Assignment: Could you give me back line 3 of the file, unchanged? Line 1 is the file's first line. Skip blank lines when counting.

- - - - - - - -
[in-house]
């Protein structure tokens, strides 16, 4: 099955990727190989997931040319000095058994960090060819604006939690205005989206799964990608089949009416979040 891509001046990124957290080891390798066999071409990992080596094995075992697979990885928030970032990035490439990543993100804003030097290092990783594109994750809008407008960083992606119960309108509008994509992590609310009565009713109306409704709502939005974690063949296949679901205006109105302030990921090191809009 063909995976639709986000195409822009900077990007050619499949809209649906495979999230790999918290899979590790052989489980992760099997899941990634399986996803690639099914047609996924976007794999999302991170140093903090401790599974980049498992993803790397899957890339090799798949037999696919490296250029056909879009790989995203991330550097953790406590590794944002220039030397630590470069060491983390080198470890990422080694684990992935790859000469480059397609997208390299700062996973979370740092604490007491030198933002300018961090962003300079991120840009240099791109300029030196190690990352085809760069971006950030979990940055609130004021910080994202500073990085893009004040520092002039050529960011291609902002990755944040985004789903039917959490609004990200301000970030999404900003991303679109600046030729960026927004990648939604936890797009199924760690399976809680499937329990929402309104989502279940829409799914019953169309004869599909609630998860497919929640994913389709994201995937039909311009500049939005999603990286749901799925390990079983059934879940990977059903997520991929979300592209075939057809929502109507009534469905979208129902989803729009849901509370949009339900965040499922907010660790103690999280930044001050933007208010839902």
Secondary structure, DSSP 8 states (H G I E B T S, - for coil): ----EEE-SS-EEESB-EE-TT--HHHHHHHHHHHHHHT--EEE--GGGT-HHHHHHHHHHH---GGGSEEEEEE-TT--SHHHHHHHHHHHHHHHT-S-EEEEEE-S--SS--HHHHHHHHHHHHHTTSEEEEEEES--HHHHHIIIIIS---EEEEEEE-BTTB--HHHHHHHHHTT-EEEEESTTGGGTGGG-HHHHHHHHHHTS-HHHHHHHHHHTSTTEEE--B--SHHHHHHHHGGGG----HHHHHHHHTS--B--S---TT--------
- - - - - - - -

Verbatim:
Secondary structure, DSSP 8 states (H G I E B T S, - for coil): ----EEE-SS-EEESB-EE-TT--HHHHHHHHHHHHHHT--EEE--GGGT-HHHHHHHHHHH---GGGSEEEEEE-TT--SHHHHHHHHHHHHHHHT-S-EEEEEE-S--SS--HHHHHHHHHHHHHTTSEEEEEEES--HHHHHIIIIIS---EEEEEEE-BTTB--HHHHHHHHHTT-EEEEESTTGGGTGGG-HHHHHHHHHHTS-HHHHHHHHHHTSTTEEE--B--SHHHHHHHHGGGG----HHHHHHHHTS--B--S---TT--------